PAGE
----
Minecraft and STEM

Microsoft recently bought Mojang AB, the Swedish company that makes Minecraft, for a reported $2.5 billion. It was not Microsoft’s first attempt to woo Mojang, and many thought they would never be able to close the deal.

In 2009, Markus Persson (‘Notch’), an unknown independent Swedish game developer, released the first version of his creation, Minecraft. It was not a normal ‘game’. It had no defined sequence, no milestones or levels of achievement, and most curiously, no end goal. What it did have was a charming, simplistic world in which a player could ‘mine’ and ‘craft’ for hours (or days) (or weeks) according to their own desires. In fact, the game could be played without any other mobile agents (‘mobs’) at all, leaving an entire world to explore and terraform with no limits. In 2010, maps became truly infinite, growing automatically as the player’s avatar (‘Steve’) approached an edge. The fact that no one else ever has or ever will live in, or even see, your privately created world gives one a compelling, almost haunting feeling.

It reminds me of the 1967 Star Trek episode “Arena”. Captain Kirk is locked in mortal combat with a frightening alien creature on a deserted and barren world. He must find or craft weapons from whatever materials he can find. He finally succeeds by assembling the raw materials for a crude cannon. We have all imagined ourselves cast back to a more primitive environment, where our own imagination and gumption are nearly all we have at our disposal. Interestingly, the goal of many advanced Minecraft players is to populate their world with coffee shops, restaurants, and villages.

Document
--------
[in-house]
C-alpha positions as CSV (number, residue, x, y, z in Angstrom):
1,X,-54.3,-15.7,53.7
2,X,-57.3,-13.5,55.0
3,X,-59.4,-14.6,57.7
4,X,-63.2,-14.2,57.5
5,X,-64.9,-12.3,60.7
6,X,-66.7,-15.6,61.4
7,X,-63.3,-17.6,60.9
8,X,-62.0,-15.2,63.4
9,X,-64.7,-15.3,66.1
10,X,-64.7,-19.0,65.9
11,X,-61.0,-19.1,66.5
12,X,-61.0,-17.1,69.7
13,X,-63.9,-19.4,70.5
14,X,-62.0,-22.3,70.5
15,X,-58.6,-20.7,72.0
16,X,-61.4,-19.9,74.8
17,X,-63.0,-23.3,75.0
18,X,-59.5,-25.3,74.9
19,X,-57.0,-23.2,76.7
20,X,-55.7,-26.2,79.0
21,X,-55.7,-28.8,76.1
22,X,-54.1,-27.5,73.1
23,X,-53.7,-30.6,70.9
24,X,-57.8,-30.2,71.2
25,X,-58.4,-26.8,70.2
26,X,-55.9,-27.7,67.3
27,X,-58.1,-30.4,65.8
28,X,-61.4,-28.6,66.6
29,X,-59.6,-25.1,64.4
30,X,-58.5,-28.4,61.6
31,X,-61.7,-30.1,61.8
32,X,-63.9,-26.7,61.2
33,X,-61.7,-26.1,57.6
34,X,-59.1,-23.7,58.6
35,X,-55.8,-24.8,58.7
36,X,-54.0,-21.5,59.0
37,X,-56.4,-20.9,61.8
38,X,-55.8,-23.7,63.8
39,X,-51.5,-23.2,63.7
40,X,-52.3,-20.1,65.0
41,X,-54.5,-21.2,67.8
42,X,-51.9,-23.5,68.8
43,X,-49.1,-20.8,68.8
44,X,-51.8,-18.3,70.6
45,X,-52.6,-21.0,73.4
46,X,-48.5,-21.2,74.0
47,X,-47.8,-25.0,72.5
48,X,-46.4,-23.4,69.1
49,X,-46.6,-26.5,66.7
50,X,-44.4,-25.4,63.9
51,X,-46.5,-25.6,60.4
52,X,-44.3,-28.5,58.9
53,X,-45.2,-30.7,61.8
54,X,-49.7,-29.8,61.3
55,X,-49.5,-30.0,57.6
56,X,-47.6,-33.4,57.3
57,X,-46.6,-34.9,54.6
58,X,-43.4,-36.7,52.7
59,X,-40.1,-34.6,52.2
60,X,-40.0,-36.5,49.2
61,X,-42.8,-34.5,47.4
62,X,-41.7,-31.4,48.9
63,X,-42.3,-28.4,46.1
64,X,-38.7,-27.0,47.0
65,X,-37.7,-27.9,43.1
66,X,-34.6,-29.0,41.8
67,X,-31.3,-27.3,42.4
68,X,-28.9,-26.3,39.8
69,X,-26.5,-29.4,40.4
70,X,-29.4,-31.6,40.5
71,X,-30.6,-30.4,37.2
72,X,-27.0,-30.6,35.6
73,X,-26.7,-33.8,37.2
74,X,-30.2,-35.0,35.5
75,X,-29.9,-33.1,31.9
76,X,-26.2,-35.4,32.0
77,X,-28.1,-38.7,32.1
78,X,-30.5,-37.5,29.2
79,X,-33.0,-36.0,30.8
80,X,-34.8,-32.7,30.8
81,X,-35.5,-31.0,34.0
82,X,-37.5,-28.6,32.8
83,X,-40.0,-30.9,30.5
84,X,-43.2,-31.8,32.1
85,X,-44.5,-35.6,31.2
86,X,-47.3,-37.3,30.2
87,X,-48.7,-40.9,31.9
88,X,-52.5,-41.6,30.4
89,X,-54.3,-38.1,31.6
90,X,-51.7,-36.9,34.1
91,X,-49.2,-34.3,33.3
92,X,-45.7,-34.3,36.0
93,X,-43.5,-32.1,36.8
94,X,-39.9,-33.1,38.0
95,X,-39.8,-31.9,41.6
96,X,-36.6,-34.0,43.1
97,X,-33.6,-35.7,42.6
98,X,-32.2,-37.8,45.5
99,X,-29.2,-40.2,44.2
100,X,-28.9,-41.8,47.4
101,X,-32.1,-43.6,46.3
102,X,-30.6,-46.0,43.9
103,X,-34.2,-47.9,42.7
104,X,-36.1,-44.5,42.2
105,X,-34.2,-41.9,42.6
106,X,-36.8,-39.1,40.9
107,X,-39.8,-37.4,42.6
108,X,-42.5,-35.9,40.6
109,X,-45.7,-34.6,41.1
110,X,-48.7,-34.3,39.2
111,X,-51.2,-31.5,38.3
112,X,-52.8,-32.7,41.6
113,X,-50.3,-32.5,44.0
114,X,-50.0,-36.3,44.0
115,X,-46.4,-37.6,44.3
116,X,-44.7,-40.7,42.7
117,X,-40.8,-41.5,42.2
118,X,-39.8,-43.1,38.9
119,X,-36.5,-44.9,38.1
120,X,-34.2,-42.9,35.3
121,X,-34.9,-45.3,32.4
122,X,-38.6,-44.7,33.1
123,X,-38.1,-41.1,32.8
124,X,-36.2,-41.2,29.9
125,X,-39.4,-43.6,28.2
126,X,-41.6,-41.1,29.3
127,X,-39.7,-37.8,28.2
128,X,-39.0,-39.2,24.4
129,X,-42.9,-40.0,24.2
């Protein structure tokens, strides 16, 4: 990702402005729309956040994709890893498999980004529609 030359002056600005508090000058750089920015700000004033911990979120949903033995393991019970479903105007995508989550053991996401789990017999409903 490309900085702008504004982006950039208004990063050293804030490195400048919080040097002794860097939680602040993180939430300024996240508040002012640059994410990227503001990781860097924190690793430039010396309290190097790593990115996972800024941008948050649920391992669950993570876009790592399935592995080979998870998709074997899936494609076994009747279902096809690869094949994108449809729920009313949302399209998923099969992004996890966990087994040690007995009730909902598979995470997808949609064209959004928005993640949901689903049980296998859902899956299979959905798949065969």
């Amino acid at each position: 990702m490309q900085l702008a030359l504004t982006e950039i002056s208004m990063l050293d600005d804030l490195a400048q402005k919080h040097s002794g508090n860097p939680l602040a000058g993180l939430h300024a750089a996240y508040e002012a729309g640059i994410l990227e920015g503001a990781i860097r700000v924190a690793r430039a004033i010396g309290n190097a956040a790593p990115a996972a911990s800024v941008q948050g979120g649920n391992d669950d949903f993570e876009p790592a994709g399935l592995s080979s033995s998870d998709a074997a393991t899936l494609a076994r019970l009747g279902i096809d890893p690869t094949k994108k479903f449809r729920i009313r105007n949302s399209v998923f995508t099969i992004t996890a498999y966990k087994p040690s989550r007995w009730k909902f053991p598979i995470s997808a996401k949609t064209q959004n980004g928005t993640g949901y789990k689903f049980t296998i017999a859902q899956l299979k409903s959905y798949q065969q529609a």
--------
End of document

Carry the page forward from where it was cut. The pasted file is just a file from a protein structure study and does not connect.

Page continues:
Over time, Minecraft has expanded to include many characters, tools, and landscape features, but it has always maintained its minimalist look and feel. That’s the secret to its success – this is a world that is understandable to everyone, from children right through to seniors who grew up before the computer age. While the richness and physics of this world have evolved, the quaint, blocky look of it hasn’t.